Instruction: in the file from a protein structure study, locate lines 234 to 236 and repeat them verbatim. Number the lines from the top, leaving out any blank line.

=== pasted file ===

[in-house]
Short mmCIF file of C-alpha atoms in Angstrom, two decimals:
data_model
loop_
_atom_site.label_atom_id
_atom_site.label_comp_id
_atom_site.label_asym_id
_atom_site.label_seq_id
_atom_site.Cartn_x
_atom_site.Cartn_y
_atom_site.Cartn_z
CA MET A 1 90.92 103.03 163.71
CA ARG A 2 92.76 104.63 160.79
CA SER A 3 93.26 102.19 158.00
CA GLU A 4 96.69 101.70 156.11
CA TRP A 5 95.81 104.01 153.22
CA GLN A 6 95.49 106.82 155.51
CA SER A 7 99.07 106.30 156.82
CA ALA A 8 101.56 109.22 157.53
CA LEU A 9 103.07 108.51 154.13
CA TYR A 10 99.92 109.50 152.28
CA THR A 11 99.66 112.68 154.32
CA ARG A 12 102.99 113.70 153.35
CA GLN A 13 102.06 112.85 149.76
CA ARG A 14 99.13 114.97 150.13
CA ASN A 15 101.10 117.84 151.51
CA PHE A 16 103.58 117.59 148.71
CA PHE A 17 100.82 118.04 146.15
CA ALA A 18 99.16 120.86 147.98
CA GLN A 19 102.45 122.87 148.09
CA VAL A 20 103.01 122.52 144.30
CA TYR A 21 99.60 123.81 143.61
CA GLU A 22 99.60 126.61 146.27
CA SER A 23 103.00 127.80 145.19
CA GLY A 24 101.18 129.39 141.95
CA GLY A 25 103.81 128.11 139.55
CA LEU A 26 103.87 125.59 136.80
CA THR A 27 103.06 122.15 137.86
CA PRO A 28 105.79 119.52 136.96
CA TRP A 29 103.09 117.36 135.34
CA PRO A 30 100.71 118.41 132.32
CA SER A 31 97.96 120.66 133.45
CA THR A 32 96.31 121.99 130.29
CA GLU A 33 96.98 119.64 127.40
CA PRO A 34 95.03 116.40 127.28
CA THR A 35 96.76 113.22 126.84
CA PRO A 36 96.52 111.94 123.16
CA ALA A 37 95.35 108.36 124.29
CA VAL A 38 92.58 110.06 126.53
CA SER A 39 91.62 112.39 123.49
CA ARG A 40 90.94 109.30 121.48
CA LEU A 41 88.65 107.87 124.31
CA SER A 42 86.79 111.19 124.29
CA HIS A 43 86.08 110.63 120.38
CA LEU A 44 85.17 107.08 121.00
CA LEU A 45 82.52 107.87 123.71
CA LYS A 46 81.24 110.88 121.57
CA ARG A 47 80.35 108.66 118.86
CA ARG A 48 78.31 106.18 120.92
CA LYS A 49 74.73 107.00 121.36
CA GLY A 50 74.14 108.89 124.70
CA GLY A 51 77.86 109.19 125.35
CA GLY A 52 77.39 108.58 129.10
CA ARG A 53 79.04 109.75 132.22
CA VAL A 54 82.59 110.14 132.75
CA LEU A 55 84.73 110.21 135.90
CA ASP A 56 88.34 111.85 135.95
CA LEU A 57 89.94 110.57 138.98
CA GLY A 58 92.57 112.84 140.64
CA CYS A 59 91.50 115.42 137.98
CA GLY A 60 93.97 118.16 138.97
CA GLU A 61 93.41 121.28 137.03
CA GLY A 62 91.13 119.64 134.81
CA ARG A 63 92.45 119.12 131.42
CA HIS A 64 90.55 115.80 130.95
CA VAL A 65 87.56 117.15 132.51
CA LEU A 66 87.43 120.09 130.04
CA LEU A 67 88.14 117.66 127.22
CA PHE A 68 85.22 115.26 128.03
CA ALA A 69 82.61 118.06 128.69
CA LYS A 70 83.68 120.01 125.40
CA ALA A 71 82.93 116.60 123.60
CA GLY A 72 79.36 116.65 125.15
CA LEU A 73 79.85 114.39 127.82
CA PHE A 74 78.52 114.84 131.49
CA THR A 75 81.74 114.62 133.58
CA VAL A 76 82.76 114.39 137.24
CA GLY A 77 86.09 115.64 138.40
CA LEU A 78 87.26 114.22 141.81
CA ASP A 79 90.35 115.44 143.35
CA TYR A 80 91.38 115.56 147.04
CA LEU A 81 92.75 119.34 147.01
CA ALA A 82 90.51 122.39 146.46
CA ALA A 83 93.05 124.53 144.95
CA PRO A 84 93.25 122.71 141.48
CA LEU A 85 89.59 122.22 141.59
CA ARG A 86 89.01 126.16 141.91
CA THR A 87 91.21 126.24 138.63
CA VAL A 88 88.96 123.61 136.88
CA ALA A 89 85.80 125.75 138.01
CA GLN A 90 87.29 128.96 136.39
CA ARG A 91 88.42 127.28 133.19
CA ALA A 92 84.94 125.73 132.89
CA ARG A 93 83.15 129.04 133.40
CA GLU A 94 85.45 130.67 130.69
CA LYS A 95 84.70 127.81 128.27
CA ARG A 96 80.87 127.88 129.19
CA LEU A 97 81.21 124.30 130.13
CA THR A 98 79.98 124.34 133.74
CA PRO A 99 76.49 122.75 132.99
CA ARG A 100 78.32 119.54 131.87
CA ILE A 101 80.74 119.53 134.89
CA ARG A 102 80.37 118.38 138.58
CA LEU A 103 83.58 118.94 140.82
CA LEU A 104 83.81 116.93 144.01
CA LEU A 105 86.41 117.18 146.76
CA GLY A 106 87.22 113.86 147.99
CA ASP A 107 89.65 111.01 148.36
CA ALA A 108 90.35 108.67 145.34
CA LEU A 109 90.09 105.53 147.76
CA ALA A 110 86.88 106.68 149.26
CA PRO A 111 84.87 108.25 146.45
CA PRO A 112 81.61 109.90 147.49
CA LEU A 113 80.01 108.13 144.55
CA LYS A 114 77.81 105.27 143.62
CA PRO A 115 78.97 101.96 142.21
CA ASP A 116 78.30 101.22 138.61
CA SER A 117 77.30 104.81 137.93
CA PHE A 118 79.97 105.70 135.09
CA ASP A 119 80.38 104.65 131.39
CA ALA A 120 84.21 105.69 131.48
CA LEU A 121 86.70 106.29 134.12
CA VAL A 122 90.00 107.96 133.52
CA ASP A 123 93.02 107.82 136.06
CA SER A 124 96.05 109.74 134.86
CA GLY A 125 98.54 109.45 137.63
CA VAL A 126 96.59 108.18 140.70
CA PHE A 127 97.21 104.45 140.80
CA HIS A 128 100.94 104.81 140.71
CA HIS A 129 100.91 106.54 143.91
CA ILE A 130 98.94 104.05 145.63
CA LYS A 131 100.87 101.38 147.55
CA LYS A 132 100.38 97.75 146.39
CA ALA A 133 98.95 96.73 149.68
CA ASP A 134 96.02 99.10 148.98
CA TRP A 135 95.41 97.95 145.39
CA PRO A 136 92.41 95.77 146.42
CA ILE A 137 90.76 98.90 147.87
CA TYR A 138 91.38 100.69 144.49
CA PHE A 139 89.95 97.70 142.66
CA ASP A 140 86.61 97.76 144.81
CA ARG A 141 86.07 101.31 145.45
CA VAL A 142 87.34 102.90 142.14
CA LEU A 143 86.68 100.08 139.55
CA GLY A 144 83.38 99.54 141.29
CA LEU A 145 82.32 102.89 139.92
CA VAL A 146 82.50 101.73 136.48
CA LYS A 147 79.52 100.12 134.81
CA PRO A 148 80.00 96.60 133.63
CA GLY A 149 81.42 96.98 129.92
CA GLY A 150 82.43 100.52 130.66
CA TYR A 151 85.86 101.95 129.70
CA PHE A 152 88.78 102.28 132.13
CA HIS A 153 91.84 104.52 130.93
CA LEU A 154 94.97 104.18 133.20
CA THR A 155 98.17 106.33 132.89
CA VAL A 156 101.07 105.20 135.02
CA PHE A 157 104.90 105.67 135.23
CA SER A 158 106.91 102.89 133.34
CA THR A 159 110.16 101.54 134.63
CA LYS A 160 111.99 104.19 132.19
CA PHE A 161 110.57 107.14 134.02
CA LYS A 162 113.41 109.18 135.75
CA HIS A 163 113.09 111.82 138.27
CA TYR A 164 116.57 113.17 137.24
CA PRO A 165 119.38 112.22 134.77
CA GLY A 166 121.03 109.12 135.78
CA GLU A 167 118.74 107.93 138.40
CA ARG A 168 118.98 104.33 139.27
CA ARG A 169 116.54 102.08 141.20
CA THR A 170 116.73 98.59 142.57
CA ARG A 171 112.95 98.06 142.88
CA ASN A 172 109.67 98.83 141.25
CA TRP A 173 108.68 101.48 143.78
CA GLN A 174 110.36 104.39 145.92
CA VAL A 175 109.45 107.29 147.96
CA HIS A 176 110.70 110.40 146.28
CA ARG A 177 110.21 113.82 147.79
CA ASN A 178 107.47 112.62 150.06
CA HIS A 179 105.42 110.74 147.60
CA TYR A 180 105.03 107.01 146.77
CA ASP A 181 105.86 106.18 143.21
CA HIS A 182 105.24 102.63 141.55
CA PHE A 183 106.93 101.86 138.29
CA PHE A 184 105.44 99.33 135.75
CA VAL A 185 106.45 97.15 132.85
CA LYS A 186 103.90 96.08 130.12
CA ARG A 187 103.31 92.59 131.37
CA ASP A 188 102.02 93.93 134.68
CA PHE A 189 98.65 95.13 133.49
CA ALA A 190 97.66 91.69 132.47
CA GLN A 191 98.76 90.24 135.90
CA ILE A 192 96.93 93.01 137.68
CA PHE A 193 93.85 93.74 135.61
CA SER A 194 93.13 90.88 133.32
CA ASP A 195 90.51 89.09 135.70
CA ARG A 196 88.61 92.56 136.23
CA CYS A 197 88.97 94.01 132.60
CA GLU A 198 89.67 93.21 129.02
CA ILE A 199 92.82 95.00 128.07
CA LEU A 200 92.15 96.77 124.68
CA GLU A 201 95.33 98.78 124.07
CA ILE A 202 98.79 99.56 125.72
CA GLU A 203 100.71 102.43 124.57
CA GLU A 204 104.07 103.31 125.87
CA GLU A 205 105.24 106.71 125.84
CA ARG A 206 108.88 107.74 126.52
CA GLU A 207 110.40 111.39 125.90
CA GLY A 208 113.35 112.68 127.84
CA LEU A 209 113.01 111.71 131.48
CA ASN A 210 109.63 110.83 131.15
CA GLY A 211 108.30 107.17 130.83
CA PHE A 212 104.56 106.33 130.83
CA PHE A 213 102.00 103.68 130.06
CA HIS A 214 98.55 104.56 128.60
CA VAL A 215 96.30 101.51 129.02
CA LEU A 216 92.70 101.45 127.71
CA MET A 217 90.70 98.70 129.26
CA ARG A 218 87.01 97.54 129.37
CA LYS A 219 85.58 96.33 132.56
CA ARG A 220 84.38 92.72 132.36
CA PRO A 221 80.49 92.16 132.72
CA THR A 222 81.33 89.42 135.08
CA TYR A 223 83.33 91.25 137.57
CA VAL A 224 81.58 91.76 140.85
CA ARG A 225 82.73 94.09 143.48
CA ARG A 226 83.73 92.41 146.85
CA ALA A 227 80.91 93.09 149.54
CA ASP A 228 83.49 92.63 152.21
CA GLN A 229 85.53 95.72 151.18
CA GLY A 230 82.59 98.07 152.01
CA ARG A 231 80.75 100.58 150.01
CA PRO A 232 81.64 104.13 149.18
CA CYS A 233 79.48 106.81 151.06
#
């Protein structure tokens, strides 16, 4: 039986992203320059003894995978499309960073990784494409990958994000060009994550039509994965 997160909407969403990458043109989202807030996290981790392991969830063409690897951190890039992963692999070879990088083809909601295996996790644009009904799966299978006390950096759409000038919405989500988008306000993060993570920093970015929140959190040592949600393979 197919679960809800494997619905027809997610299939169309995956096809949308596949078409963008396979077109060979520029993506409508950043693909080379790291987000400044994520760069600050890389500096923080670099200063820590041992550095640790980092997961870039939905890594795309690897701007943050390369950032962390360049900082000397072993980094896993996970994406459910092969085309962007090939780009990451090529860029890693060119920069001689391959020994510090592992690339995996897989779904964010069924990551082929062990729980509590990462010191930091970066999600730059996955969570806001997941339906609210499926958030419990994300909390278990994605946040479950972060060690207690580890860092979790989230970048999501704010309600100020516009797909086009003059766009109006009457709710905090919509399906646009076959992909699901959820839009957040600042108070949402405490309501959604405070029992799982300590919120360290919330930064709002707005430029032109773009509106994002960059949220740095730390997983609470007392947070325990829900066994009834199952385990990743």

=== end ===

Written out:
CA TYR A 223 83.33 91.25 137.57
CA VAL A 224 81.58 91.76 140.85
CA ARG A 225 82.73 94.09 143.48